May 9, 2011

It's Complicated

 The Lakers called it a season on Sunday, buried beneath an avalanche of triples from Jason Terry and Peja Stojaokovic (Stojakovic! Unbelievable fact of the day: In 2004, Peja finished 4th in MVP voting and Kobe finished 5th. Seriously!). Given everything that was on the line (avoiding the sweep, delivering for Phil, Kobe catching MJ), the disorganized, downright lazy performance was a true headscratcher. And if you scratch long enough, you either end up in a mental hospital wearing a football helmet to bed (holler if you need the password), or you find out Kobe's wife was responsible for Pau breaking up with his girlfriend.

According to the LA Times, Bryant's wife recently meddled in Gasol's love life, breaking up not just a couple, but a team. So that last part's a wild, hyperbolic stretch, but if the basic story is true, it would be understandable if the affair had contributed to Pau's lackluster effort, as well as an unhealthy atmosphere in the locker room translating to dysfunctional behavior on the court.

Oddly enough, if anyone can sympathize, it's probably the Celtics. Earlier this season, the C's suffered what Kevin Garnett termed, "a death in the family," when Kendrick Perkins was shipped off to Oklahoma. If basketball were played by robots, the deal would have been tremendous, since the Celtics were struggling offensively and KP brings the defensive funk, not the buckets. But after Perkins left, Rajon Rondo, Boston's enigmatic engine, suddenly slumped hard. From a pure basketball standpoint it made no sense; Perkins was only minimally involved in Rondo's game. But off the court, Rajon and Kendrick were best friends. And when, for the first time in his professional career, Rajon looked up during a game and couldn't find him, his yoyo dribbles and behind the back ball fakes weren't quite as joyful or effective.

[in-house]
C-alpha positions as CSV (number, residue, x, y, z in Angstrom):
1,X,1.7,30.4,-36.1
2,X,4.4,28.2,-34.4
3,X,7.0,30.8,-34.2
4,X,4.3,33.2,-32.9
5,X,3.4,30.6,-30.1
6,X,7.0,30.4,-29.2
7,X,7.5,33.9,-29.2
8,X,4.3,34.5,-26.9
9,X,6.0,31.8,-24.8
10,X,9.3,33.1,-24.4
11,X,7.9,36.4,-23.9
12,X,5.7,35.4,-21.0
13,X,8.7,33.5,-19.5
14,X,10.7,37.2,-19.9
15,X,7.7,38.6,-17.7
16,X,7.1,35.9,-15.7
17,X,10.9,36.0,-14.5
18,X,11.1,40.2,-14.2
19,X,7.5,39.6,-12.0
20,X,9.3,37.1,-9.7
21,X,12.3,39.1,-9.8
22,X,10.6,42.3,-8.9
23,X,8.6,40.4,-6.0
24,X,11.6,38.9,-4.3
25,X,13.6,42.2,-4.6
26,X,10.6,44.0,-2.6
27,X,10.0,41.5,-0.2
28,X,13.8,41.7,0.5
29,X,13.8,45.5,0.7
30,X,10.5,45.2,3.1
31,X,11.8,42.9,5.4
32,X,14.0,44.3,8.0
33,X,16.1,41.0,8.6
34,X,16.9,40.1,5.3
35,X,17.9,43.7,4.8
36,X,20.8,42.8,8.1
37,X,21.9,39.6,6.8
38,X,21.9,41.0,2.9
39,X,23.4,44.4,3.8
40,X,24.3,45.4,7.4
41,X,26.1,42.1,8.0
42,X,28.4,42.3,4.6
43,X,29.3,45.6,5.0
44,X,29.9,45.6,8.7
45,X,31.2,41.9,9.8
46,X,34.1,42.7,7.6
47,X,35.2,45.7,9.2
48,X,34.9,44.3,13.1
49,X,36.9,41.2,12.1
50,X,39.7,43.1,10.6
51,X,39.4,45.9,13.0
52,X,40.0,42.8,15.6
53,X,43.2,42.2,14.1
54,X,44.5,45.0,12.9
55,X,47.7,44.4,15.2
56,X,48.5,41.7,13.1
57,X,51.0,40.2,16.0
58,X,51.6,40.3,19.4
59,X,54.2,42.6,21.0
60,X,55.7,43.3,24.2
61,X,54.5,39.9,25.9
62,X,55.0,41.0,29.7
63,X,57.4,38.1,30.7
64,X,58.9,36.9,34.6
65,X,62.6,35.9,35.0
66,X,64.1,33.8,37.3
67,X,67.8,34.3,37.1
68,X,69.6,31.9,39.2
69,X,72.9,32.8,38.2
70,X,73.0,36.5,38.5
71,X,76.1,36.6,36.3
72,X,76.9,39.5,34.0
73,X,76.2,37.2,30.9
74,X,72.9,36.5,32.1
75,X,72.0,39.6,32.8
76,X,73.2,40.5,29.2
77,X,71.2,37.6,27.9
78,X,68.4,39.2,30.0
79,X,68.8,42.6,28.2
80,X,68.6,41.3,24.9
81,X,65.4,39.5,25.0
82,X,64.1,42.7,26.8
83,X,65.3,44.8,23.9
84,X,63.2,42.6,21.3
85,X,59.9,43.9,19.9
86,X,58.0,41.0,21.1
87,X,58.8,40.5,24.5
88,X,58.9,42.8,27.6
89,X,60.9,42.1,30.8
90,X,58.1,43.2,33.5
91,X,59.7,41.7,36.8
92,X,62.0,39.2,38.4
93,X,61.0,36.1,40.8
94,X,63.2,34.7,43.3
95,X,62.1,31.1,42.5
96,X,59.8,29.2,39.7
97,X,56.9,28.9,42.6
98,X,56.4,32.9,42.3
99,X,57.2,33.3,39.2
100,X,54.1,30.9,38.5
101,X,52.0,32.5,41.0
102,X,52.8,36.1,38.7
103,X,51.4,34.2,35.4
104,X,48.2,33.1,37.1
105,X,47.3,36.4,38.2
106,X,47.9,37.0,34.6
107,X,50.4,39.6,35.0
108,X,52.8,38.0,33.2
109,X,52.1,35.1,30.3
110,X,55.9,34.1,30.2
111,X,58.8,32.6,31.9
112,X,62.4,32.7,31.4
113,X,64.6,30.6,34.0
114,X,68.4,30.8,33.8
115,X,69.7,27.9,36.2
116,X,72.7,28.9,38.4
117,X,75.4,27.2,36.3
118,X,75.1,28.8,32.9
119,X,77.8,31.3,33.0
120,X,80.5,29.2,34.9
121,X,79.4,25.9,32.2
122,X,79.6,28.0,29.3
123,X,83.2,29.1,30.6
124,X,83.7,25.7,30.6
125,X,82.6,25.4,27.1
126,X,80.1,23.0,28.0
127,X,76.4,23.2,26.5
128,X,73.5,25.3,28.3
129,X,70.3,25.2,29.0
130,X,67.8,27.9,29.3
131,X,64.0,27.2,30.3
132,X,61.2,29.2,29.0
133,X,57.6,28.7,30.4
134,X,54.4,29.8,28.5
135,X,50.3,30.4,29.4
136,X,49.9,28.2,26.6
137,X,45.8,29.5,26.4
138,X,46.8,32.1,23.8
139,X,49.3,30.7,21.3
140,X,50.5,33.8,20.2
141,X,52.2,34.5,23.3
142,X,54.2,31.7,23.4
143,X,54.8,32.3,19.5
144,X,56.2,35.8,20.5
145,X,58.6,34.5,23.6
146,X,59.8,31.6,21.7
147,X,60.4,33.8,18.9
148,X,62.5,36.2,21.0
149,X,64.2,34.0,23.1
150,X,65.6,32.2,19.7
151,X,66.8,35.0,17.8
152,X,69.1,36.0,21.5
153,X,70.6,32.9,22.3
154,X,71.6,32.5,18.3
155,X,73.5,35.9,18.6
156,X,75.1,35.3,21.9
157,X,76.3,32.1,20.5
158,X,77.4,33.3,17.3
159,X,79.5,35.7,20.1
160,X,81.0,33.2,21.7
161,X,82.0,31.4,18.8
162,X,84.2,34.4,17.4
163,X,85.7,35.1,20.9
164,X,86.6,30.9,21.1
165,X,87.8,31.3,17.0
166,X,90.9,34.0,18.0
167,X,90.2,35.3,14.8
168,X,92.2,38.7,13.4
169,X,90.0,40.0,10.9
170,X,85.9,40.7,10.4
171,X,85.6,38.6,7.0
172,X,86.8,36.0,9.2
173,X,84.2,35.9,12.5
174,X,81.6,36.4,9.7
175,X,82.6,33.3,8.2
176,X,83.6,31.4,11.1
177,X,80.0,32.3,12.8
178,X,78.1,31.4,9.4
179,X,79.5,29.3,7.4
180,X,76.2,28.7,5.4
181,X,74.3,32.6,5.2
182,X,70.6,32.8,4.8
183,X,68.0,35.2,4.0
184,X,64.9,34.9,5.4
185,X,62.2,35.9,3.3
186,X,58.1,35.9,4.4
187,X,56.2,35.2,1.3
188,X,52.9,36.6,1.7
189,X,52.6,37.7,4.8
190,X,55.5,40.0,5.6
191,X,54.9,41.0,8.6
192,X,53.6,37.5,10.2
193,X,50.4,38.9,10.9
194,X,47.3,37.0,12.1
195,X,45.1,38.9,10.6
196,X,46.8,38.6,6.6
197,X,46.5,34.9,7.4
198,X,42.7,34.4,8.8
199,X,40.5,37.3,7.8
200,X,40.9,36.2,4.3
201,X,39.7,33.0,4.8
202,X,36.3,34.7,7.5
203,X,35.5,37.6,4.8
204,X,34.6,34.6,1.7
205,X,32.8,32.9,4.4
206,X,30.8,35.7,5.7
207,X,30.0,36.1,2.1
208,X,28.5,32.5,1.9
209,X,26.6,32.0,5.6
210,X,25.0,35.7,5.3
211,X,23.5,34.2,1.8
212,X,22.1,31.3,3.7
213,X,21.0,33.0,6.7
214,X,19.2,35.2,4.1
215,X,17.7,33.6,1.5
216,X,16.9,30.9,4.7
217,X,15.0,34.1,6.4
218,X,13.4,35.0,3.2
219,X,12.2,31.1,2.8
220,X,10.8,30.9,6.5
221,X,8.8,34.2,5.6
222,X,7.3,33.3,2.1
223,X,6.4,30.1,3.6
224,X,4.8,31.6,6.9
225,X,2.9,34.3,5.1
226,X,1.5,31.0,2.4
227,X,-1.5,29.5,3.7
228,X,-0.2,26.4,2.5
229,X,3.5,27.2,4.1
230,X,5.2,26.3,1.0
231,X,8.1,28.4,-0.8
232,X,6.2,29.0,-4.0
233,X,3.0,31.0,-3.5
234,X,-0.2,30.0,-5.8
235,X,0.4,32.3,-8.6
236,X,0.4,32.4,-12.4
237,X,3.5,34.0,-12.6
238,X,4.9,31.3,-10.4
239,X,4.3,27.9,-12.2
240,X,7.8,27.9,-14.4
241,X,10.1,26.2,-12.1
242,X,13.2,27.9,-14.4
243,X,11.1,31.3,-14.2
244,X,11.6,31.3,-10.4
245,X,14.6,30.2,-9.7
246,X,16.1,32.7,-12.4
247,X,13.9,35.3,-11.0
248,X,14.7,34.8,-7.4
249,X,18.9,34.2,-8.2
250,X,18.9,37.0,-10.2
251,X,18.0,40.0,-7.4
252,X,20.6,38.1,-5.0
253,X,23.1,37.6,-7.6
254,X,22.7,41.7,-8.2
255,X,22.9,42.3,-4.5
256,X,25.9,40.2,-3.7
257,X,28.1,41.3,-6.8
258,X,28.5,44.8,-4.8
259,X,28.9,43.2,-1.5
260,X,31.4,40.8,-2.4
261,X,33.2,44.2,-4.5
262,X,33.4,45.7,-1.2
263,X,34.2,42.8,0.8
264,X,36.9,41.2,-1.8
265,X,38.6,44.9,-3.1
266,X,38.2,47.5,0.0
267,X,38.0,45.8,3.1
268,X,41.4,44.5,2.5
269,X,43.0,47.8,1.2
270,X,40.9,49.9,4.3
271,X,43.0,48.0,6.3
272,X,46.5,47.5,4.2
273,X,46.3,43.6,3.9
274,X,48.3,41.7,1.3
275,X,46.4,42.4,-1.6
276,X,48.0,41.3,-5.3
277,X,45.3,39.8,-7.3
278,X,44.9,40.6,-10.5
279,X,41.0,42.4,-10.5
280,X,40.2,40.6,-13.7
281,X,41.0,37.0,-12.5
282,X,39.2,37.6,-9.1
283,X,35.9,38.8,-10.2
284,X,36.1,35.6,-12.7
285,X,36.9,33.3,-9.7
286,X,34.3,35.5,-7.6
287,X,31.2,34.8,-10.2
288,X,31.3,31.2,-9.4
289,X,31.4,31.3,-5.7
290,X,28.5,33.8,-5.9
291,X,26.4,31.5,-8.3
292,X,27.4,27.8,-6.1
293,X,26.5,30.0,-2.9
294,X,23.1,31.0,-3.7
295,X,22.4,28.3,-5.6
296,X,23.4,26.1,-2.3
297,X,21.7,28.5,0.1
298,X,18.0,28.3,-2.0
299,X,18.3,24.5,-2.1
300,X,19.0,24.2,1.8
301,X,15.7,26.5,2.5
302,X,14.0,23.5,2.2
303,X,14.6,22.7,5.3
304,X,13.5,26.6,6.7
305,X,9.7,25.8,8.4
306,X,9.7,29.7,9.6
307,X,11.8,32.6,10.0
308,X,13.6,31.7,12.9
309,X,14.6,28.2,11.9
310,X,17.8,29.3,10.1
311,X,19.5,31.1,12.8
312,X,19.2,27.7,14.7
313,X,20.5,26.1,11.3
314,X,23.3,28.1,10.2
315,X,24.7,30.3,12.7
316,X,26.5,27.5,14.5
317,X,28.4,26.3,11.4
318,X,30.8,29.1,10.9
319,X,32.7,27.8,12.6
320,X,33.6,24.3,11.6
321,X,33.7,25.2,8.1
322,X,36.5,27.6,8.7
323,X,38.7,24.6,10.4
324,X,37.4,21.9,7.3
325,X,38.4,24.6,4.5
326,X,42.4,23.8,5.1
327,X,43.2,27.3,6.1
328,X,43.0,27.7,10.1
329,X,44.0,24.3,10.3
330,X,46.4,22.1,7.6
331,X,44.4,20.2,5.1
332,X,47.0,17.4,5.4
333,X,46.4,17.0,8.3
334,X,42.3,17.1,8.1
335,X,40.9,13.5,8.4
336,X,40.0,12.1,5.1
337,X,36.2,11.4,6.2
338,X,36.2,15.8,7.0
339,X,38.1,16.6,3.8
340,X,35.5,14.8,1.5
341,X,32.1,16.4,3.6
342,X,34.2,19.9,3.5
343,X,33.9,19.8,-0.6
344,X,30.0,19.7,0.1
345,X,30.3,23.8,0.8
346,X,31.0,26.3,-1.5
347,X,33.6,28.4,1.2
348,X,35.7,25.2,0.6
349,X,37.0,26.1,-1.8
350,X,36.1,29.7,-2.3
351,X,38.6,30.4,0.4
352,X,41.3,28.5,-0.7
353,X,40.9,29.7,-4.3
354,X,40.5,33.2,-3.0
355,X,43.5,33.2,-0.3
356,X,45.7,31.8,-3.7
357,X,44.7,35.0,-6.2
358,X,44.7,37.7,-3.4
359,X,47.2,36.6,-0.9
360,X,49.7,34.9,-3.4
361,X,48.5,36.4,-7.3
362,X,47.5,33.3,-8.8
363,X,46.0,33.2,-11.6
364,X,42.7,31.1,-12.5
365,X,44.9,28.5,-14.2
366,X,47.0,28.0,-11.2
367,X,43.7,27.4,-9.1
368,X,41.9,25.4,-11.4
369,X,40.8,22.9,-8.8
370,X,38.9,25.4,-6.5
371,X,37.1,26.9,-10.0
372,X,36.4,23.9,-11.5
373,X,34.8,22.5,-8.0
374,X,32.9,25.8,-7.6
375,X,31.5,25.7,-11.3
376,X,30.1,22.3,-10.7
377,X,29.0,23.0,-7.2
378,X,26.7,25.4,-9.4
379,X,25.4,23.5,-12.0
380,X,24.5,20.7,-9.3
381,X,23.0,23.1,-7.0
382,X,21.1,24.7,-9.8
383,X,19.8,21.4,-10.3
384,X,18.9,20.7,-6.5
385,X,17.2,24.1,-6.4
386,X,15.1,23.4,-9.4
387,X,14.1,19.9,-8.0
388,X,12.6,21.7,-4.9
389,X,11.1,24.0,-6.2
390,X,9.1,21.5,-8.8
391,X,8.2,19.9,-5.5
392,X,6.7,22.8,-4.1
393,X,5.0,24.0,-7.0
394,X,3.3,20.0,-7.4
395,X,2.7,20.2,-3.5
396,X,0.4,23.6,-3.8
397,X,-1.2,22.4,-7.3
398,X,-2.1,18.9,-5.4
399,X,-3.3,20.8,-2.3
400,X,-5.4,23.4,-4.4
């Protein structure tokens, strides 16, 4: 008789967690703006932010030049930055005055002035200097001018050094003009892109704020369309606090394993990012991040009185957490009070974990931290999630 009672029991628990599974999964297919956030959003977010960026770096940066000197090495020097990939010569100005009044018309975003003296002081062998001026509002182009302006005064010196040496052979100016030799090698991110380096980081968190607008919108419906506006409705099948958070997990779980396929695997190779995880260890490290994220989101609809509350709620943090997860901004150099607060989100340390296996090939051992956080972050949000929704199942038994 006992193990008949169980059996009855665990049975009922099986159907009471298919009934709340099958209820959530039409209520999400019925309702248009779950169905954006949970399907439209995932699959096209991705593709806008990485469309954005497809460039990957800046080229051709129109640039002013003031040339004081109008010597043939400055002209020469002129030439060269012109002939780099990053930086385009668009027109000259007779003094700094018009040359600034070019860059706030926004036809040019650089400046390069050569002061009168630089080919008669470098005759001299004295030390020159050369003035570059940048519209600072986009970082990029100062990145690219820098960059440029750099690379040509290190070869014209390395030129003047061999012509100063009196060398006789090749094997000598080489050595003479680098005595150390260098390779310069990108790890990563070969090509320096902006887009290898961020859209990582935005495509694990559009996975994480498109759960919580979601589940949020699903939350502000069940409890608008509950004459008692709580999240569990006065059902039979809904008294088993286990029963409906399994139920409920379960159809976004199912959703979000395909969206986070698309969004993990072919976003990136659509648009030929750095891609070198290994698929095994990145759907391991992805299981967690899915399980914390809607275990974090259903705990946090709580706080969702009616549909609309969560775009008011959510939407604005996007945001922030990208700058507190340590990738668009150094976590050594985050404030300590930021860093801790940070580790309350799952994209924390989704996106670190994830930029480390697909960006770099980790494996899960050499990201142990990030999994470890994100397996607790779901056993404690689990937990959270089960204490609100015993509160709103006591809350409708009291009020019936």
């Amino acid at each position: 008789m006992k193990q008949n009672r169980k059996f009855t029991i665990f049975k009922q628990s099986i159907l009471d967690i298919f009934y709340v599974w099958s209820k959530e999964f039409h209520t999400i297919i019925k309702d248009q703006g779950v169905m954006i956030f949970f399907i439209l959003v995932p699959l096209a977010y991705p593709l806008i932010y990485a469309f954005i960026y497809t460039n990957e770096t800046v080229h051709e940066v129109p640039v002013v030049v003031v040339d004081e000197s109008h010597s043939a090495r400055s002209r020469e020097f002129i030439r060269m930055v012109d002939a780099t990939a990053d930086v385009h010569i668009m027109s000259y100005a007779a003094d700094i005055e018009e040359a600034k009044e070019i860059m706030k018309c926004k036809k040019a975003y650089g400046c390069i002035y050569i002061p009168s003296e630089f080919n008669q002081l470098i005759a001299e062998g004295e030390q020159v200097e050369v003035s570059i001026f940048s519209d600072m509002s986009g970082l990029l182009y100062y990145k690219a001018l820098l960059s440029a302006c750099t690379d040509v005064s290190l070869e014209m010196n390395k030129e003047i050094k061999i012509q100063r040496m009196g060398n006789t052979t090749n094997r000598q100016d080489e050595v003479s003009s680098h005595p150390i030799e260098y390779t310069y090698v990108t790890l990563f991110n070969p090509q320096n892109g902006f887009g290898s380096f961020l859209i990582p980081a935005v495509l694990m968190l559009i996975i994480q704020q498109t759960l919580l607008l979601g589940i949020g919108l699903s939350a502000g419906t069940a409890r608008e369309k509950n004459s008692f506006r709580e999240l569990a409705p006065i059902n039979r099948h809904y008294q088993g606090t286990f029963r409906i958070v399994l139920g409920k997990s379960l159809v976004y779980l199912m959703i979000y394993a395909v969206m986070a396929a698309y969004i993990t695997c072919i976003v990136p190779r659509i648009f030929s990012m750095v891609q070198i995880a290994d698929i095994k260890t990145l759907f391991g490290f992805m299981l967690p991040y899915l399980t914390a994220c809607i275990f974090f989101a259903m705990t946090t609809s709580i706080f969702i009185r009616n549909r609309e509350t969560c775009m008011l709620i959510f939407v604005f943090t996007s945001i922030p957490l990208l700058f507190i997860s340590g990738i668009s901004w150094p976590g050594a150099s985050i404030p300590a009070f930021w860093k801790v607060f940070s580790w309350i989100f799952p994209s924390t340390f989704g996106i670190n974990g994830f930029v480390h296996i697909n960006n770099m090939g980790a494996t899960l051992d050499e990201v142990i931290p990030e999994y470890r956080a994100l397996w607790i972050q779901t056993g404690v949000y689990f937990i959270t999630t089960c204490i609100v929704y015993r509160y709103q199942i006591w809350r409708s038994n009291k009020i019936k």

ZA assumes that soon there will be basketball playing robots, who can technically outperform even deities like Lebron. But the robot league's television ratings will stink, because while basketball is about strategy and winning, it's equally about the people who play it. When one of those people loses a friend, or his teammate's wife pulls a crazy hatchet job on his personal life, we celebrate him if he can block out the distractions and play through the pain. But if we're honest, don't we feel closer to him if he can't?

No comments:

Post a Comment